Research in Manchester has identified mutations in lung cancer that is key to tumour growth, offering a new way to differentiate and treat some patients with the disease.
Non-small cell lung cancer (NSCLC) makes up around 8 in 10 cases of lung cancer but the outlook is bleak for many patients, who are often diagnosed at a late stage. For some there is the promise of targeted ‘smart’ drugs, but scientists have so far struggled to identify which targets to hit in the majority of patients.
Despite an ever-increasing amount of genetic data revealing a host of mutations in NSCLC cells, there is much work to do in order to pinpoint which are vital for tumour survival.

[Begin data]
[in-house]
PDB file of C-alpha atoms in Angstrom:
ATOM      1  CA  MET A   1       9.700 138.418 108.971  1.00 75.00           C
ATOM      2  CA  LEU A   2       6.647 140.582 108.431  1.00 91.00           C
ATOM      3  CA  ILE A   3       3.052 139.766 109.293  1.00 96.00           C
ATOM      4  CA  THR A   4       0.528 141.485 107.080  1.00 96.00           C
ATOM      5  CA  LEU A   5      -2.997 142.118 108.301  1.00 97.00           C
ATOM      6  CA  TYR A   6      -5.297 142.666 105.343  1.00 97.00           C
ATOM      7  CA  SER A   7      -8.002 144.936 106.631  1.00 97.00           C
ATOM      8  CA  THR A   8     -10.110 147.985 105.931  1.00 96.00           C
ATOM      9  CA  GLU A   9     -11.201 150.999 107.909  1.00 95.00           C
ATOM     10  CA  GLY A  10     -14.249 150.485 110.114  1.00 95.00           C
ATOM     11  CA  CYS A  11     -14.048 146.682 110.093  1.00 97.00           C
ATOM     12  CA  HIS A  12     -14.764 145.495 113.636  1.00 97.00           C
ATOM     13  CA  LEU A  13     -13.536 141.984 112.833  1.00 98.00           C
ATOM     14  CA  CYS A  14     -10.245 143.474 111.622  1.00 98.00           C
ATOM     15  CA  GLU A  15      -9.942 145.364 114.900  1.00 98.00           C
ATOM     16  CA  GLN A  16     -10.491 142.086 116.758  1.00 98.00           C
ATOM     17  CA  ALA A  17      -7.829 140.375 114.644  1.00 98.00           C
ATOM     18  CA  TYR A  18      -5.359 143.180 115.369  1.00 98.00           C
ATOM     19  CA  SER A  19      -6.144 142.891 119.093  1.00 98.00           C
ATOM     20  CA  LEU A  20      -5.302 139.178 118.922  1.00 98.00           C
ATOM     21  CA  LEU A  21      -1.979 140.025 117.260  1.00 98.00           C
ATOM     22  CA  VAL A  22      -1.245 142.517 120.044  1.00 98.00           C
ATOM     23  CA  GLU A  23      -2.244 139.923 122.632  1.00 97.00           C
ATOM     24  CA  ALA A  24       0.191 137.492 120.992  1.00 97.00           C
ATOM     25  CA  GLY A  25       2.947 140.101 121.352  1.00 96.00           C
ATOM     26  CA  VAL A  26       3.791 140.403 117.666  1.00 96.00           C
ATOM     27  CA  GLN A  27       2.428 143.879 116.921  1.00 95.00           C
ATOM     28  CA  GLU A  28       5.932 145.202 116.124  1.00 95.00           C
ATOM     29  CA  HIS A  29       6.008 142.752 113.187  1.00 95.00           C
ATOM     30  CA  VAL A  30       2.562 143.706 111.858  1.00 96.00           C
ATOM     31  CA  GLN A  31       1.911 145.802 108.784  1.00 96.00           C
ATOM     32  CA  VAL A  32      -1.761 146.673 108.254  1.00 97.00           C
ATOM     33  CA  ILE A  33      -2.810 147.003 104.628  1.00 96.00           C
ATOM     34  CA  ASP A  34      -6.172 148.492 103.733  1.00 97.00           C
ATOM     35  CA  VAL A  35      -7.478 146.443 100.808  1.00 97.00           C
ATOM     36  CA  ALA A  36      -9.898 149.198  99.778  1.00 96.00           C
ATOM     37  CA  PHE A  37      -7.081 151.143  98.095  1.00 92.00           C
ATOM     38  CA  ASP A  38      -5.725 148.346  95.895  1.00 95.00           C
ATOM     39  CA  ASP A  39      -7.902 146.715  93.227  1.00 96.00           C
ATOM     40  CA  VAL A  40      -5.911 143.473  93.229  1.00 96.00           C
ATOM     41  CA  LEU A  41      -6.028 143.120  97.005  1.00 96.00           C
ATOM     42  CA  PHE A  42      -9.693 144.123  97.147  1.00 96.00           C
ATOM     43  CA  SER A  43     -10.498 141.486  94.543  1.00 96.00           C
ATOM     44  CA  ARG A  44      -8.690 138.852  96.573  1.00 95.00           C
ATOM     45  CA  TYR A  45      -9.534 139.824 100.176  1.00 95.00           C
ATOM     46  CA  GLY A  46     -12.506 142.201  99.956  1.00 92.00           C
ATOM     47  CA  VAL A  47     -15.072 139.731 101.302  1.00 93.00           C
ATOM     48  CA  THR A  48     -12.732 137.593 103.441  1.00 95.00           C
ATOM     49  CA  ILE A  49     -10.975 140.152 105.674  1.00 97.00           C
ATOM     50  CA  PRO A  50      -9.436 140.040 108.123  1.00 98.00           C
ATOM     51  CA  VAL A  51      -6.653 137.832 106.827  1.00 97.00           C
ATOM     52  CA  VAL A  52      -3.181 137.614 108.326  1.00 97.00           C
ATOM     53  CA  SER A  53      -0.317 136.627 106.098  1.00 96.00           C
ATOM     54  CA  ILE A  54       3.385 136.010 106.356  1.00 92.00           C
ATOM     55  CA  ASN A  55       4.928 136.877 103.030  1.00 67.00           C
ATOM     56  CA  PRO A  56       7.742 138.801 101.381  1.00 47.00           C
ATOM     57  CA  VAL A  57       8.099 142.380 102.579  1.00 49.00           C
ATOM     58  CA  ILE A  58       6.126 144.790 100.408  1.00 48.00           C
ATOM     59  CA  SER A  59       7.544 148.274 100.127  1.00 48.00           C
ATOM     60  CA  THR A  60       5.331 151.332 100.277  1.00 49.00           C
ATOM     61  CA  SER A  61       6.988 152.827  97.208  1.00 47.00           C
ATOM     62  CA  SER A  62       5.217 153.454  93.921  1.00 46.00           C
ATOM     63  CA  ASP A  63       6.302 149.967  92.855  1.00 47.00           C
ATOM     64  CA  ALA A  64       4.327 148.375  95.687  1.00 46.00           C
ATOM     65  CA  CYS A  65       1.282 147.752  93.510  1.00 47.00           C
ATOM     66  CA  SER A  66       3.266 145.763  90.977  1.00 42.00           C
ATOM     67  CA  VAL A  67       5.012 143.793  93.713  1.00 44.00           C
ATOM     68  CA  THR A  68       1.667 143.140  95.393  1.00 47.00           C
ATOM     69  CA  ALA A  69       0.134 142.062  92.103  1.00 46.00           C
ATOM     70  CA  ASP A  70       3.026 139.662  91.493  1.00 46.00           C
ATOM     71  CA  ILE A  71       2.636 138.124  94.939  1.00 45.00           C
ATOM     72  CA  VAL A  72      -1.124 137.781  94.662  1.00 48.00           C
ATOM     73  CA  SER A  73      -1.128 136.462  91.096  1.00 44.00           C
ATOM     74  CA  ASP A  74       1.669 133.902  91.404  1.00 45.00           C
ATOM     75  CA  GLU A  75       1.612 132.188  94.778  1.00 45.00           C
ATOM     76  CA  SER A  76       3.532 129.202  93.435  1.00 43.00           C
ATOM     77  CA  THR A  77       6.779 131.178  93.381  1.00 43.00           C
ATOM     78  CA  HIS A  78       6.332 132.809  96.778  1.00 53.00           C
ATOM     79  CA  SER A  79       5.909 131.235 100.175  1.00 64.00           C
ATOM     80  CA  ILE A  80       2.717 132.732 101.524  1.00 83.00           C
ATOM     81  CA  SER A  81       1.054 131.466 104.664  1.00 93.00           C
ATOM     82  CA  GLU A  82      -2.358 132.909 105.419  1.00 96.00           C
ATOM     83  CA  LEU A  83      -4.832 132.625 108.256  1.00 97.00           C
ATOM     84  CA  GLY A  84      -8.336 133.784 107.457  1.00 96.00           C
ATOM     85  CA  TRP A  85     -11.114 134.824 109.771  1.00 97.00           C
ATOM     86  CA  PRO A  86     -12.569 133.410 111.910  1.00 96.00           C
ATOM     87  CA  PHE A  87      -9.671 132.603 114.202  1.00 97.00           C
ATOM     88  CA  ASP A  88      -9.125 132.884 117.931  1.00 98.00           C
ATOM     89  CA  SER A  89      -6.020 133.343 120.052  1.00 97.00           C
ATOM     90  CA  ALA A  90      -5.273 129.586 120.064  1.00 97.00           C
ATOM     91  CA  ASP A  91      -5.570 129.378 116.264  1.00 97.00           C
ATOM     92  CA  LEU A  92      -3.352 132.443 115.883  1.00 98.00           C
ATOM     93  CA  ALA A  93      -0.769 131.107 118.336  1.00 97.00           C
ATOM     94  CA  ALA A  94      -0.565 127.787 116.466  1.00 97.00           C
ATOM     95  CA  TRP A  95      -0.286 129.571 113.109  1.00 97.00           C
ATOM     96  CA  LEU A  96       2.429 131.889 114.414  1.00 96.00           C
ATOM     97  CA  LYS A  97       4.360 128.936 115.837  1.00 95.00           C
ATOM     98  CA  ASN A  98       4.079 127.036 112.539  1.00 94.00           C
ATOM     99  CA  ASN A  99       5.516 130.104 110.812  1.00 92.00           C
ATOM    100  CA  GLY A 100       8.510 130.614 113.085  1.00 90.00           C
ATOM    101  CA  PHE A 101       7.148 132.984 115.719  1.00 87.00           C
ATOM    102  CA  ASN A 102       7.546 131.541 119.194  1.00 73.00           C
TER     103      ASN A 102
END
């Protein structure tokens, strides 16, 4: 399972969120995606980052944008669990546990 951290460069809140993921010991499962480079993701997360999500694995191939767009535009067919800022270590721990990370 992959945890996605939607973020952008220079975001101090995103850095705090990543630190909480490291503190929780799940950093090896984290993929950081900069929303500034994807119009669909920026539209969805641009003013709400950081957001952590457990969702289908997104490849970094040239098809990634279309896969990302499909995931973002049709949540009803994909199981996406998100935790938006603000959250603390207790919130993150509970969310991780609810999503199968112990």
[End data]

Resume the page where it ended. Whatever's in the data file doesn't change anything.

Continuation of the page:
The team from the Cancer Research UK Manchester Institute at The University of Manchester has focused on a pair of genes known as ABL1 and ABL2, which are mutated or amplified in up to 10% of lung cancer cases.
Dr John Brognard, who led the study, said: “Drugs that block the activity of the ABL proteins have been used to successfully treat leukaemia patients, where ABL is overactive. However, until now, the role of ABL1 and ABL2 in other cancer types hasn’t really been explored.”
His group looked at lung cancer cells in the lab and showed that mutations in ABL1, but not ABL2, were necessary for their survival. By using an ABL inhibitor – imatinib – they could block tumour growth in cancer cells that harboured an ABL1 mutation.
“Drugs like imatinib are already commercially available. This means that we now have an extra ready-made tool for the treatment of lung cancer – we just need to identify which patients will benefit by doing some additional tests,” added Dr Brognard.